Visualization of hydrogen-bonding: Electron and NMR nano-crystallography

  • Summary


Crystalline structure including hydrogen atoms are now available from nano- to micro-crystals of 100 nm to 1 μm using electron and NMR nano-crystallography approach.  The overall crystalline structures can be determined by electron diffraction (ED) which is one of the observation mode of transmission electron microscope (TEM). However, the ED based structures have several problems including 1) invisible hydrogen atoms and 2) misassignment of carbon, nitrogen and oxygen atoms. The former brings crucial problems to understand hydrogen bonding networks and the latter results in ambiguous molecular conformation. On the other hand, solid-state NMR can directly observe 1) hydrogen (1H) and 2) carbon (13C) and nitrogen (14N, 15N). Here, we combine ED and solid-state NMR through the first principle quantum computation with the NMR crystallography approach for crystalline structure solution. The method, electron and NMR nano-crystallography, can be applied to nano- to micro-crystals even for mixture samples. First, we have demonstrated the structure solution of L-histidine, whose structure is already known, as a proof of concept. Then, we have solved the crystalline structure of cimetidine form B, whose structure was previously unknown.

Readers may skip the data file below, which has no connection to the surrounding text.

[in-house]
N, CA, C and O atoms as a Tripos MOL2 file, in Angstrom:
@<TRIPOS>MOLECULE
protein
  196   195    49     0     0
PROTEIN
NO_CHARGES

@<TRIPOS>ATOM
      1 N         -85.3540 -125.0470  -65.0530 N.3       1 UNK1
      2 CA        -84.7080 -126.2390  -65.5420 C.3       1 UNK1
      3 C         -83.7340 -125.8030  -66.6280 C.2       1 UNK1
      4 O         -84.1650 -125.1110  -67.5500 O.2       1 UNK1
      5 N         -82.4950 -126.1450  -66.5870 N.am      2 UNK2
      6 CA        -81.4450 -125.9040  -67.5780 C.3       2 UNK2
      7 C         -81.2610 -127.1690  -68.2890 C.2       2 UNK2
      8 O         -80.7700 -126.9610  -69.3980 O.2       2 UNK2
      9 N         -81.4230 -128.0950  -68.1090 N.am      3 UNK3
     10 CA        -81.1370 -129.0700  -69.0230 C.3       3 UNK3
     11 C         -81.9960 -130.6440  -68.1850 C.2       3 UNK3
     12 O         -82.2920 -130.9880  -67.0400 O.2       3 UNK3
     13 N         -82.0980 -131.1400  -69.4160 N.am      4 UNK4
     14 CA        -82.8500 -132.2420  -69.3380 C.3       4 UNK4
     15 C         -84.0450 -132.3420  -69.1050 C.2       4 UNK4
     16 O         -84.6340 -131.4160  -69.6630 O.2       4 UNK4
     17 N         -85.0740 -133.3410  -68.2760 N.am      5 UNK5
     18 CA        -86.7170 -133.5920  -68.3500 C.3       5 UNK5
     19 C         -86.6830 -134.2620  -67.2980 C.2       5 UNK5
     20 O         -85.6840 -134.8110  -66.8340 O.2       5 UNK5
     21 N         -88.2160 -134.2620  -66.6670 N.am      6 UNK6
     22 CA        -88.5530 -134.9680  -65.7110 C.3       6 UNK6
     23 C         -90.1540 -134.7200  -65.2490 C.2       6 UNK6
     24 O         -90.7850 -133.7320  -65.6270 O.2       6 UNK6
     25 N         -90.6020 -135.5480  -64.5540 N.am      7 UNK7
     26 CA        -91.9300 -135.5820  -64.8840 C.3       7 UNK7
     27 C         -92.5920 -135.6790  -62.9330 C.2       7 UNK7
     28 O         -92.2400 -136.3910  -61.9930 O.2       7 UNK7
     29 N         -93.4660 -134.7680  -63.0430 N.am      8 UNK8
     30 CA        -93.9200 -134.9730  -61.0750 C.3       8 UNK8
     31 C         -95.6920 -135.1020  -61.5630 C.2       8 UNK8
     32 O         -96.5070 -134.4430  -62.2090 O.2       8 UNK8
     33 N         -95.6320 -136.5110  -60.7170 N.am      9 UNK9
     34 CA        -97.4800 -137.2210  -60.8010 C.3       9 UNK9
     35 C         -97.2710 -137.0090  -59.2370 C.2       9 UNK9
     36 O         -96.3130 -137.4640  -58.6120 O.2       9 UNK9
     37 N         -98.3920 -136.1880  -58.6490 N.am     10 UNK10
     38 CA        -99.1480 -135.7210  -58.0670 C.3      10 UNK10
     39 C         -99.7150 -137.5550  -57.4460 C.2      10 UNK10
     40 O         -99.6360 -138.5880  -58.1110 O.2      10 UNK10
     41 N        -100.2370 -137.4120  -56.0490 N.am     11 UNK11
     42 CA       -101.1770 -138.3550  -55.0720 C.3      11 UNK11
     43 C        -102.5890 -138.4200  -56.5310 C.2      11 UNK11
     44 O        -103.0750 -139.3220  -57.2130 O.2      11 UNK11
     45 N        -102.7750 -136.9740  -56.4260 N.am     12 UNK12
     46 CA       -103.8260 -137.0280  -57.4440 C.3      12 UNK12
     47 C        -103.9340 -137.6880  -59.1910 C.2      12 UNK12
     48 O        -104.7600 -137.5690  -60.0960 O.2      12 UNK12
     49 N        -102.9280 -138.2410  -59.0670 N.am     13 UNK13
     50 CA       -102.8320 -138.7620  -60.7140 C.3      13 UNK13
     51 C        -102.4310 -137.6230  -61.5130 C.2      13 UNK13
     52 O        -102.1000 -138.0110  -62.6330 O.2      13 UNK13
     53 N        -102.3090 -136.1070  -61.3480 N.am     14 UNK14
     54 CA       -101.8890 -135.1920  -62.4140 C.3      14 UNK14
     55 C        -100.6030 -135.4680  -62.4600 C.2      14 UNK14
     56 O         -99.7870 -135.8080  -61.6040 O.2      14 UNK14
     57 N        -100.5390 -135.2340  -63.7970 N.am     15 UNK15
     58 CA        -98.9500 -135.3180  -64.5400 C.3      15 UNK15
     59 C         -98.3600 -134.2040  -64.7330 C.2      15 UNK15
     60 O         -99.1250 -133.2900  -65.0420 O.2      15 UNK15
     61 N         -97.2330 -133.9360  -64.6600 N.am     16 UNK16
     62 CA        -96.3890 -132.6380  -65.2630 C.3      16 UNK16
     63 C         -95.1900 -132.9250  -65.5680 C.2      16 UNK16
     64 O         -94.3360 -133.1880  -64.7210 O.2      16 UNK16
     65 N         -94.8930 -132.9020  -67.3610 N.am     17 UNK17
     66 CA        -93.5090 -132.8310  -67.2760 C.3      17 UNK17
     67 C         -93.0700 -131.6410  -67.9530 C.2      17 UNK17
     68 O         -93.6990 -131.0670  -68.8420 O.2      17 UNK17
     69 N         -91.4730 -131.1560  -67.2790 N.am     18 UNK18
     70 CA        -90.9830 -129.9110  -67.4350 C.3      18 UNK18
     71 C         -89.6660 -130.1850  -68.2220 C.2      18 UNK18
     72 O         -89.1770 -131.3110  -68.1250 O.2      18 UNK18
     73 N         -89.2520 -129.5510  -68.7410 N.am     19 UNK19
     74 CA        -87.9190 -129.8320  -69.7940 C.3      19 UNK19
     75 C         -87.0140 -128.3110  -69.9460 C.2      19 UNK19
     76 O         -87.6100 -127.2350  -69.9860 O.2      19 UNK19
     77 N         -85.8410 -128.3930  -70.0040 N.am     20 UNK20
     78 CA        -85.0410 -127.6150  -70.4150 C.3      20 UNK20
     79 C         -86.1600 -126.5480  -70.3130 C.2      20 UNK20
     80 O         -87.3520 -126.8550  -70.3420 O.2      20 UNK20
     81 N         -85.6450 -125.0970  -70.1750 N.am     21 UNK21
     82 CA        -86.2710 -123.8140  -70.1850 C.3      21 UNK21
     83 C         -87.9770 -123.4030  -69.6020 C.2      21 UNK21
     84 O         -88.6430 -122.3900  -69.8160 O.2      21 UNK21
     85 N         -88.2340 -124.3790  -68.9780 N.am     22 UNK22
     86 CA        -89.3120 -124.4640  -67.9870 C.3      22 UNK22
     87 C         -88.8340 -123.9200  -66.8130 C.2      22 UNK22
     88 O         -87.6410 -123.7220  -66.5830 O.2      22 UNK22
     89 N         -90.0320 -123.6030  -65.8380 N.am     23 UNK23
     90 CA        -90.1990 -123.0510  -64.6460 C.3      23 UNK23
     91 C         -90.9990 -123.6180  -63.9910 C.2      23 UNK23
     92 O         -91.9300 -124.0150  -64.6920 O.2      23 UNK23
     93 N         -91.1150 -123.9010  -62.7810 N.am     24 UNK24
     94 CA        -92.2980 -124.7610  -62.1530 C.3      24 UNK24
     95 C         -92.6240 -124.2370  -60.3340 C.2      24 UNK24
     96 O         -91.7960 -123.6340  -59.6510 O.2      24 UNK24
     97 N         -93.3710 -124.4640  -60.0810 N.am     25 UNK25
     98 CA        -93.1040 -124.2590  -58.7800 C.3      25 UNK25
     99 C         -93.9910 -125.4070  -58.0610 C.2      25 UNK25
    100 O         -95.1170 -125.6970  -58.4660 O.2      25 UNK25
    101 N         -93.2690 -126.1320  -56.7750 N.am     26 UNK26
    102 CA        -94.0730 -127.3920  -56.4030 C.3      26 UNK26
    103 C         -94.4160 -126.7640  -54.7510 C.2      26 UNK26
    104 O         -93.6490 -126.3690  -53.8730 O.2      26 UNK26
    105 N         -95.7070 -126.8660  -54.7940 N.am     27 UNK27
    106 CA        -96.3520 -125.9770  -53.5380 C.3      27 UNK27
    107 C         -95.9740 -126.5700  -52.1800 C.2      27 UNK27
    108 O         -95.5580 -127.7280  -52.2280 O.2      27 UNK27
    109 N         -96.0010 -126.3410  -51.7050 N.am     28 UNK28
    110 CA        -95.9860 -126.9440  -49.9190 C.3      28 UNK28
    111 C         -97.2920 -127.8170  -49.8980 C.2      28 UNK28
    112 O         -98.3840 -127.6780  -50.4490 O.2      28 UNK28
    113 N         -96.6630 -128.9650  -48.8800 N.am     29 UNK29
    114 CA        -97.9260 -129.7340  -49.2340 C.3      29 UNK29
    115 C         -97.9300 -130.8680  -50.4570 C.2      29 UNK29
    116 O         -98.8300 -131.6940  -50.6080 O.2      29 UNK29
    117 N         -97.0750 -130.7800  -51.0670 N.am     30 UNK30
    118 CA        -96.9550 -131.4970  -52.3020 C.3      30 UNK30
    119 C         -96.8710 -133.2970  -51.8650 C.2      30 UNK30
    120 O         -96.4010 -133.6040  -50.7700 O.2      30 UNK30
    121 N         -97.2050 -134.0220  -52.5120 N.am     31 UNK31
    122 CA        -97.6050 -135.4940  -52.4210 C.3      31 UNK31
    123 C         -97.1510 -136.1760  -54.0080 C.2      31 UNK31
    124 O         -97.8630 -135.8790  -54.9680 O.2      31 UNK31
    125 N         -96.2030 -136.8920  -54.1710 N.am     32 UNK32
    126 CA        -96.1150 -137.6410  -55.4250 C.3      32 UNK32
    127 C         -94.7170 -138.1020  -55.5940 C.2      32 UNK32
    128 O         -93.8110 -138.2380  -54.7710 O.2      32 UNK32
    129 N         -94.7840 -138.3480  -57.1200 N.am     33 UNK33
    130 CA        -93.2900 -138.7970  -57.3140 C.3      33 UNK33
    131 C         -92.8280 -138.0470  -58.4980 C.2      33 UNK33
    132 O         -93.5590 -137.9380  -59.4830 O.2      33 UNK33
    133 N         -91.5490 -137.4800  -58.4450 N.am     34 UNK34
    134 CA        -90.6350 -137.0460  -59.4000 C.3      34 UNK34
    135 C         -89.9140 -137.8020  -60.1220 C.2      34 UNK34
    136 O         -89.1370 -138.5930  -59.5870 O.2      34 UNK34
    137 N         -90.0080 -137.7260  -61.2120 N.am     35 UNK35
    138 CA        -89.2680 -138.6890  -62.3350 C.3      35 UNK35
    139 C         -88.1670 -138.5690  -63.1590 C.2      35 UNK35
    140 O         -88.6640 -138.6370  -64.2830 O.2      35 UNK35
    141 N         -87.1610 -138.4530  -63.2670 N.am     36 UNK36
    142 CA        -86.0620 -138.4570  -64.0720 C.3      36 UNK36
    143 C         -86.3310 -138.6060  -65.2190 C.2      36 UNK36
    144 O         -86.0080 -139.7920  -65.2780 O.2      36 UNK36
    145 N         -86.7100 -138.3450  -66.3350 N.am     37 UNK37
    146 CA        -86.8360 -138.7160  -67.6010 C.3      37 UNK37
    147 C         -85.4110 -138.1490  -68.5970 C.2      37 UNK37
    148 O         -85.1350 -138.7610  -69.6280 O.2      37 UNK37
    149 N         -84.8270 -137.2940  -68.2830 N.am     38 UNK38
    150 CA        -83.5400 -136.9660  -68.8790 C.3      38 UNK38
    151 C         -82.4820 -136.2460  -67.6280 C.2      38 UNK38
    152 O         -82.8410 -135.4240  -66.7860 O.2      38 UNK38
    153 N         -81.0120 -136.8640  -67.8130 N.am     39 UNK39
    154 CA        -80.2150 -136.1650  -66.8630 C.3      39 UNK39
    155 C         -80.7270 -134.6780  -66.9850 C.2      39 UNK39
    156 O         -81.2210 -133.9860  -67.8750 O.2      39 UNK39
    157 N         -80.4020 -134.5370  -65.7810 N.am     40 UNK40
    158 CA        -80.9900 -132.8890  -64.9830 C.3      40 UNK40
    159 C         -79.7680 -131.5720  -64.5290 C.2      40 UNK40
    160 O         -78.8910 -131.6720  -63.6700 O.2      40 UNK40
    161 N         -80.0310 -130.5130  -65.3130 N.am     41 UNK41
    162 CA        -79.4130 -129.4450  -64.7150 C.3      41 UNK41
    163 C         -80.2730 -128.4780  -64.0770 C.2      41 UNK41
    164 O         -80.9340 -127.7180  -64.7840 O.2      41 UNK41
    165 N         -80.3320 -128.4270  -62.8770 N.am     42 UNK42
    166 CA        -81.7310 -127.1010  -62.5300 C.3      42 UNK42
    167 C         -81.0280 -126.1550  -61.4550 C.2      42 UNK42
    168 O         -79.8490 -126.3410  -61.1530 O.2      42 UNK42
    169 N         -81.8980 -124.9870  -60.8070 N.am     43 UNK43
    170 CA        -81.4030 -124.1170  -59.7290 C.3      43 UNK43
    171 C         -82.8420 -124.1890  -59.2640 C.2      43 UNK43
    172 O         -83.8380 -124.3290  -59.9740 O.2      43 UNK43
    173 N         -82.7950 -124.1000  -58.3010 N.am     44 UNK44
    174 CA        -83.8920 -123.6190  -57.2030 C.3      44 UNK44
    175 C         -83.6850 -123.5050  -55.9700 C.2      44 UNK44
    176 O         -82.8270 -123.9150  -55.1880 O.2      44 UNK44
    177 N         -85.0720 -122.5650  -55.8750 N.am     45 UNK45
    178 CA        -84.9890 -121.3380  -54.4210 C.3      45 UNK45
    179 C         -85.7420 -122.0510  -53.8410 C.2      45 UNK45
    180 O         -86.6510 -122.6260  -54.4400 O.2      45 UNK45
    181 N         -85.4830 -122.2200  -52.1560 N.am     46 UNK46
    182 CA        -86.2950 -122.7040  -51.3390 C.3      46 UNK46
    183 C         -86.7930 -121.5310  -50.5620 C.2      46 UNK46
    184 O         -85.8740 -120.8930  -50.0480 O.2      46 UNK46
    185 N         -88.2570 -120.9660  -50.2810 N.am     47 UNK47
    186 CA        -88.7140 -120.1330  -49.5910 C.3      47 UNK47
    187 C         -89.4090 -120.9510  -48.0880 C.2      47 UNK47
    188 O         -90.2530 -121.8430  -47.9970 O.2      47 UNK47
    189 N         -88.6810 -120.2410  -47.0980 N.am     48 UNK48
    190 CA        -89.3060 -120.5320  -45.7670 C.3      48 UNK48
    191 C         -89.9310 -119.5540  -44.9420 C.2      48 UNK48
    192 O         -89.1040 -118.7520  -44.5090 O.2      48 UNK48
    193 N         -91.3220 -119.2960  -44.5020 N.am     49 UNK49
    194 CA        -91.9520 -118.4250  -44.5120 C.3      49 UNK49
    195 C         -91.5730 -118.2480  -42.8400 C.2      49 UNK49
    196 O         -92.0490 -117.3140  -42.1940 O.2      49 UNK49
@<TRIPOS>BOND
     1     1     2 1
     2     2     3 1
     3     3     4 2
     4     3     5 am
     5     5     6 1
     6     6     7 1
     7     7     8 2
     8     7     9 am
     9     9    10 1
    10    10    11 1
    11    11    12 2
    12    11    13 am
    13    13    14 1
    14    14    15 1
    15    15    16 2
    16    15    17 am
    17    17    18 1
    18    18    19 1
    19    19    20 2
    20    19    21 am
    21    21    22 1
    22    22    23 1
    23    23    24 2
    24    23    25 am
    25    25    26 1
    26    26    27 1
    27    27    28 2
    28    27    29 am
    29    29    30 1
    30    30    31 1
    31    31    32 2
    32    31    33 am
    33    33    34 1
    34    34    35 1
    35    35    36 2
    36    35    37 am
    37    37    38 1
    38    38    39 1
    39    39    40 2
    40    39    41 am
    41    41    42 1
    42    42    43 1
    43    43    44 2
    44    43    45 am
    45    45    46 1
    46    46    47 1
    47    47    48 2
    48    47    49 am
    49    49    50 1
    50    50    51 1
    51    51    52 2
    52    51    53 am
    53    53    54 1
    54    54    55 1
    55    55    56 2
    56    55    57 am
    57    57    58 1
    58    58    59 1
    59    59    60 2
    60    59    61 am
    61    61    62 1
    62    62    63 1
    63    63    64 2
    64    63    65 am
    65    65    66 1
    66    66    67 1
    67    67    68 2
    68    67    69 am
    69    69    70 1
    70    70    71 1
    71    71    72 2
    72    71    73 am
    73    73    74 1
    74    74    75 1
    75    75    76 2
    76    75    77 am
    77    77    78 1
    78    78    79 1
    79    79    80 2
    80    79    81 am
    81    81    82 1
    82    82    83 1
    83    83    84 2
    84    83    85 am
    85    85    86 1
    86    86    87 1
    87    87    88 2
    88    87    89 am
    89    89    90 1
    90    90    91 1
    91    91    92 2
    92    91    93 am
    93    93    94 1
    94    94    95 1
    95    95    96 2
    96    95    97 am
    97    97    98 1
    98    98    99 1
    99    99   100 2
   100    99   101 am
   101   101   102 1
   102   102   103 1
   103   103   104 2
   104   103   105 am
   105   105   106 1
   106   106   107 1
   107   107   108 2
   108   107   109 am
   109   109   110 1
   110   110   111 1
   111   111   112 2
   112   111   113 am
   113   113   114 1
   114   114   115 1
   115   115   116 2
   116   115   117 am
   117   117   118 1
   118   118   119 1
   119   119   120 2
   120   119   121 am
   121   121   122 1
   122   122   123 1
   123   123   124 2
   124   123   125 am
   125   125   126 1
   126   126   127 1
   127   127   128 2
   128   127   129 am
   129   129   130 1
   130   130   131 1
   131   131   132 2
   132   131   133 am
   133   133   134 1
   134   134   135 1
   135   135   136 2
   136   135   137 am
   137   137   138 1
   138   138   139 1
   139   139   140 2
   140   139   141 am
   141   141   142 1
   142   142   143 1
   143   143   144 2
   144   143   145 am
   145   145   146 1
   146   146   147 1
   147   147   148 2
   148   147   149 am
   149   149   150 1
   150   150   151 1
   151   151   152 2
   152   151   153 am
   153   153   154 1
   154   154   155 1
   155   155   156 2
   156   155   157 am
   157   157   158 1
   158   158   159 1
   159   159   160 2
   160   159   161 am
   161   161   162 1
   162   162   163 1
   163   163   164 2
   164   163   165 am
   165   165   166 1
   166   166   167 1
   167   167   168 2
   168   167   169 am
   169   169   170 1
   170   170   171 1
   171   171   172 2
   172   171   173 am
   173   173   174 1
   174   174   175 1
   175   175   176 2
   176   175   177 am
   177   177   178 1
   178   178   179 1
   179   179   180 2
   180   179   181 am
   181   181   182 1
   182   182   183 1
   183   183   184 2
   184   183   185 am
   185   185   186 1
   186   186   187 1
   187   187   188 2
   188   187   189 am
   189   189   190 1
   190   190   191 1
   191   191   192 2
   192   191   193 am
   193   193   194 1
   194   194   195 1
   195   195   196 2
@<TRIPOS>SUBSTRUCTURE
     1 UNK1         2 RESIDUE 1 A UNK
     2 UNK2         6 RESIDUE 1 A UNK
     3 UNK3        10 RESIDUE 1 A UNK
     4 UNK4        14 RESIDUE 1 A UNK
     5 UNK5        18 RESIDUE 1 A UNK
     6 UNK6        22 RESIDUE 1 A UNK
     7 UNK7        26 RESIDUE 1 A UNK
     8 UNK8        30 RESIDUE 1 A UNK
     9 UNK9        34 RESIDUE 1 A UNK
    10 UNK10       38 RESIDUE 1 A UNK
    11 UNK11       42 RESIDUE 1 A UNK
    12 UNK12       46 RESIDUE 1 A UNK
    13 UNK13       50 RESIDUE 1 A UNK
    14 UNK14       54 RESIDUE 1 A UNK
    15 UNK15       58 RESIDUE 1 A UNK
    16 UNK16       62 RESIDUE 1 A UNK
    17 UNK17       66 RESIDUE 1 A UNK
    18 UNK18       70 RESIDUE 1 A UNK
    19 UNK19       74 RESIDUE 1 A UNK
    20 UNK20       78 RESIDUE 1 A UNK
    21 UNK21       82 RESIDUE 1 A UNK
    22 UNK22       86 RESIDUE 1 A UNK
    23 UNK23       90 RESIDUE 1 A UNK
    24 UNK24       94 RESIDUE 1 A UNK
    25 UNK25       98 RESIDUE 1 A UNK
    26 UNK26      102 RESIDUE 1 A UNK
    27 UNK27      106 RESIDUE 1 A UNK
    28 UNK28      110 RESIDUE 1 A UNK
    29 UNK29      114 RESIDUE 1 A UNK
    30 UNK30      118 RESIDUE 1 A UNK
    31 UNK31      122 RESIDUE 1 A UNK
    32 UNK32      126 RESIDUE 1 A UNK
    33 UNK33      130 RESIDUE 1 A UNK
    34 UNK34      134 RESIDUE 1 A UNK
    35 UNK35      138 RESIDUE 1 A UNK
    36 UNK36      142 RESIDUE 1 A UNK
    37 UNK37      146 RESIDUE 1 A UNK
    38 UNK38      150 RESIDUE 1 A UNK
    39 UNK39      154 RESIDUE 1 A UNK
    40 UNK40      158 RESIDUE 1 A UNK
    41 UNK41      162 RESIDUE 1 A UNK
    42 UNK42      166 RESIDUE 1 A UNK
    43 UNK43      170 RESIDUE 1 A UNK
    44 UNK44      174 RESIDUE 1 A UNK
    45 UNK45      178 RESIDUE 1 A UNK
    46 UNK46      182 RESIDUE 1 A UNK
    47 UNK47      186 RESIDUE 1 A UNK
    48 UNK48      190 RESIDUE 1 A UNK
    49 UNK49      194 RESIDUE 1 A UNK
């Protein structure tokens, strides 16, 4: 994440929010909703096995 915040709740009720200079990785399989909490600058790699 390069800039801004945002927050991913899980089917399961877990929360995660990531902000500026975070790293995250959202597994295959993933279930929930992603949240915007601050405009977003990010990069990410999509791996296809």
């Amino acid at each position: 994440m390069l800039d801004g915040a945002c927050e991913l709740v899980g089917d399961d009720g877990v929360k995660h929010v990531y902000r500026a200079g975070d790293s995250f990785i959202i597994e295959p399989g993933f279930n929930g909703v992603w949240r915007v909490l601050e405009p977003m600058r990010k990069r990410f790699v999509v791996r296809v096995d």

The electron and NMR nano-crystallography can be applied to many pharmaceutical samples including pharmaceutical formulation as well as systems, in which only nano- to micro-sized crystals are available, including PCP/MOFs.

Figure: TEM image of cimetidine form B and crystalline structure solved by electron and NMR nano-crystallography.
The cimetidine form B is needle shape crystals (indicated by red circle on the left figure) and often fails to form a large single crystal for single crystal X-ray diffraction. In addition, the contamination of form C is often observed, hampering the structural solution by powder X-ray diffraction. Here, we solved the crystalline structure of cimetidine form B for the first time.


C. Guzmán-Afonso †, Y.-l. Hong†, H. Colaux, H. Iijima, A. Saitow, T. Fukumura, Y. Aoyama, S. Motoki, T. Oikawa, T. Yamazaki, K. Yonekura & Y. Nishiyama*, Nat. Commun. 10 (2019) 3537  DOI: 10.1038/s41467-019-11469-2

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